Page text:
Thursday, July 16, 2009

What Grabs You?

"Waste no more time arguing what a good man should be. Be one."
Marcus Aurelius AD 121-180 - Meditations Book Ten

You stand erect and balanced with right foot forward right hand extended. Your partner is the teacher. She stands directly in front of you. Her left foot forward, she extends her left hand to take your wrist firmly in palm. She tightens her grip. You feel her hold emanate from her center of gravity, what the Japanese call hara. Looking you in the eye she asks a simple question, "What grabs you?"

Your first thought, and hence your response, "Your hand, of course."

"Yes," she replies. Then she adds, "That's true, but really, what grabs you?" You look at her intently yet somewhat dumbfounded because it's obvious she's squeezing your wrist. You blink, look at your hand turning a bit off color, and offer again with a kind of maybe-you-didn't-hear-me-or-is-this-some-kind-of-trick-question-thing, "Your hand!"

She smiles, blinks, shakes her head and repeats, "What grabs you?" It's then that you understand. It's a game that really isn't a game. You go beyond the obvious, the external and reply, "My daughter, especially when she's in a foul mood."

"Ah. OK. Thanks."

Then the roles reverse. You take her extended left wrist in your right hand and it's your turn to ask, "What grabs you?"

She offers, "Last month's bills, some still unpaid.”

Sure it's a workshop exercise. The two of you repeatedly reverse rolls. You've done things like this before, and so has she, but in that case there was no physical connection; it was simply a matter of ask-and-answer. What's different now is that the communication between you is enhanced by actually contact. And it's the physical contact with intent that anchors both question and response. Laurence Gonzalez (Deep Survival) might offer, for the future effectiveness or lack thereof.

The point of the experience is to acknowledge, reflect on and personalize the grabs of life. Textbook answers are not sought. Rather - sincerity, authenticity and honesty.

Your teacher points out that your grabs are those things to which you attach your attention (mental and emotional) and action. And with that, you also attach your memory and your power. If the grab is negative (a fight or the memory of a violation or a debt or a worrisome thought, etc.) your experience is negative and generally evokes tension and a push (fight) or a drop (flight) response. If the grab is positive (memory of a lover's kiss or beautiful music or a special place in nature) your experience is a positive, almost surrealistic physical response and generally evokes relaxed, expansive and joyful action.

Your teacher then tells you that she is going to demonstrate a simple martial arts move called tenkan, and asks for your participation and attention. You take hold of her left wrist, while her hand is flexibly extended. You feel her weight mysteriously drop, but her body gives no visual cues of moving down. She slowly and slightly rows her body forward from her abdomen, all the while keeping her body erect and her focus, unbroken, remains on you - in fact you could swear that she's actually looking through you to something behind your back. As she does, she begins to turn outward on her left foot all the while maintaining a relaxed and equal extension in both her hands and arms. Her right foot sweeps an arc across the floor, never lifting. A sense of weight and energy transfers from her through your arm and begins to move the area in your abdomen, and then transfers to your feet. Your body bends and you drop. As you look at her out of the corner of your eye, she remains standing tall, now reversed one hundred eighty degrees and looking in the same direction as you have been looking all along.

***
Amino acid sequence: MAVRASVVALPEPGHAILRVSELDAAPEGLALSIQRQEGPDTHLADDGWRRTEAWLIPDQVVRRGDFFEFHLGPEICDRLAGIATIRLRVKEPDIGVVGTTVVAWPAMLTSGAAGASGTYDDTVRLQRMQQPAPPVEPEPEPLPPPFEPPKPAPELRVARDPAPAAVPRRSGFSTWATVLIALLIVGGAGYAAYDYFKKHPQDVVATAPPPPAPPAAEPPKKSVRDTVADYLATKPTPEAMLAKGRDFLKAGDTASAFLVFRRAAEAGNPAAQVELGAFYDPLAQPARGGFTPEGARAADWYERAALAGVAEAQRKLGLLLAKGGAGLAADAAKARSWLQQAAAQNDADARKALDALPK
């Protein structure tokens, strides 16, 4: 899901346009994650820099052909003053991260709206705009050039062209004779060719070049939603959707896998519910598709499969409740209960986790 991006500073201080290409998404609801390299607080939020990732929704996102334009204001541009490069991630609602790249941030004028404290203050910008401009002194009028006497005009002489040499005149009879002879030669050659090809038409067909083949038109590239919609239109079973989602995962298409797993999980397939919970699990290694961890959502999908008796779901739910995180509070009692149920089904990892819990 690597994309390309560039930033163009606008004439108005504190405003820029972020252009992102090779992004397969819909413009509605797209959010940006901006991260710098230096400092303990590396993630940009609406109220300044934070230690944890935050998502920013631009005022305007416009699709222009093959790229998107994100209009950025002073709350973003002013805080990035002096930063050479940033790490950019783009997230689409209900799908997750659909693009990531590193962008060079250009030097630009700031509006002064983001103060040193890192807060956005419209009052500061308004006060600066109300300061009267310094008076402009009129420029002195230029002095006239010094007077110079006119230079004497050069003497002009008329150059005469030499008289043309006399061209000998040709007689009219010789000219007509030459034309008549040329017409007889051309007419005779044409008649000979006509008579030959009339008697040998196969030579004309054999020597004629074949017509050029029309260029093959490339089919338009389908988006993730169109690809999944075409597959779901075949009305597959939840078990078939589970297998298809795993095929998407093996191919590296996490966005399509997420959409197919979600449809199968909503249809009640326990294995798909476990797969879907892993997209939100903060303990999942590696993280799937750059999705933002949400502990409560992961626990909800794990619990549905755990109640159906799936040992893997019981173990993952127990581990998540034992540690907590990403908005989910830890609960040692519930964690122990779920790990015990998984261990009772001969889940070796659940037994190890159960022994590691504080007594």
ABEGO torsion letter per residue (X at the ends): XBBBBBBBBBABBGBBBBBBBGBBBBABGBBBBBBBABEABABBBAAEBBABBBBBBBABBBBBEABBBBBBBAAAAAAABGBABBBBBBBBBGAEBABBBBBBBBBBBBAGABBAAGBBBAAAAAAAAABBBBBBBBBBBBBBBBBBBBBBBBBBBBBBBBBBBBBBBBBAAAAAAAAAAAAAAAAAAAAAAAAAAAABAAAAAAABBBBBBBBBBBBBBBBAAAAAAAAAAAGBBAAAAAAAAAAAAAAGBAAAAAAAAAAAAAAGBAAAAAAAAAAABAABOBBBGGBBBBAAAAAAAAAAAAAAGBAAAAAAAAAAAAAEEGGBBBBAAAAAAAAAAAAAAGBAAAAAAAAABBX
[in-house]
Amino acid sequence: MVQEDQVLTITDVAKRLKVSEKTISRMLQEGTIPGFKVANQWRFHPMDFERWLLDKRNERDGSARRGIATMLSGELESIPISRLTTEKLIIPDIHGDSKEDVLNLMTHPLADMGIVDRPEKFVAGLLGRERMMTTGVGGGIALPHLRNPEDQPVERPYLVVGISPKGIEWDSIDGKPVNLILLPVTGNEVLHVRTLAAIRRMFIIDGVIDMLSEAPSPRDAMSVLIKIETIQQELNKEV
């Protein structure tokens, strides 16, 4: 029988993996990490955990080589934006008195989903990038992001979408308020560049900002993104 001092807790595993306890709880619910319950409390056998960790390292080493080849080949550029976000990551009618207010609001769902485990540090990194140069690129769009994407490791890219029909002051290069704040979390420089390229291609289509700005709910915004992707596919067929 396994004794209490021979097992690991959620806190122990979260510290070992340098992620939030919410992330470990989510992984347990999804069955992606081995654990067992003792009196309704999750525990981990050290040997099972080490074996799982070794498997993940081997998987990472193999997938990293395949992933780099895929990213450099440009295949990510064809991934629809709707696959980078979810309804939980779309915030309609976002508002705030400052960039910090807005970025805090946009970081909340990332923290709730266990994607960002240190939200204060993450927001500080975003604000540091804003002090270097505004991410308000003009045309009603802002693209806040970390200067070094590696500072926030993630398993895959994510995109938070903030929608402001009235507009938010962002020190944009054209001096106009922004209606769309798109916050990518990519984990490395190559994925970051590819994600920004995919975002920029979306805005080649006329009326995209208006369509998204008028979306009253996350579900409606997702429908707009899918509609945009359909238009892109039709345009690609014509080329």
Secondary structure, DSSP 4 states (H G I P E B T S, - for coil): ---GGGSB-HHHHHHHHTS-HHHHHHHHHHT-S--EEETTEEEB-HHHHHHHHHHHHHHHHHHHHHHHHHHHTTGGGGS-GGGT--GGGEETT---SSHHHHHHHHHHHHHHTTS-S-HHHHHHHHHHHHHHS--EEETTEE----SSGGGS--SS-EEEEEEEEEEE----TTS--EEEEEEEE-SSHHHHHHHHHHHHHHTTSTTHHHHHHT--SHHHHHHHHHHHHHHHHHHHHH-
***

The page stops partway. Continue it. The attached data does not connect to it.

Tenkan. A turning movement that clearly sees and acknowledges an on-coming force, feels it before it arrives, blends with it, then reverses direction to look where that energy is focused. Tenkan; it neither fights nor runs from the force. Rather, when properly exercised, allows the one who performs it to remain fully present, ready to act in any direction, to effectively deal with the force. Dealing with the force from tenkan can mean any number of things - enjoy it, release it, walk away from it, walk with it, throw it on its way, turn it back on itself. Tenkan presents an almost countless number of other options as well, provided your understand and practice. Tenkan is not limited to physical action. But, through physical practice it enhances effectiveness in other realms and domains: emotional, familial, relational, financial, intellectual, political, sales, marketing, legal - and still more.

What grabs you these days? What grabs do you s eek? What are your habitual responses to the grabs that come your direction? Do they bother you? Do you fight them? Do you run? Do you hang on? Do you allow them to hang on to you? Could you attending to positive grabs more frequently than negative ones? Could you start seeking constructive grabs even in the midst of negative ones?

What practices have you established when it comes to being grabbed? Could you create some that are more effective and healthier than the ones you've been using? Do you surround yourself with people who assist a constructive practice with your grabs? Do you surround yourself with people who assist destructive practices with your grabs? Do you isolate and insulate hoping not to be grabbed?

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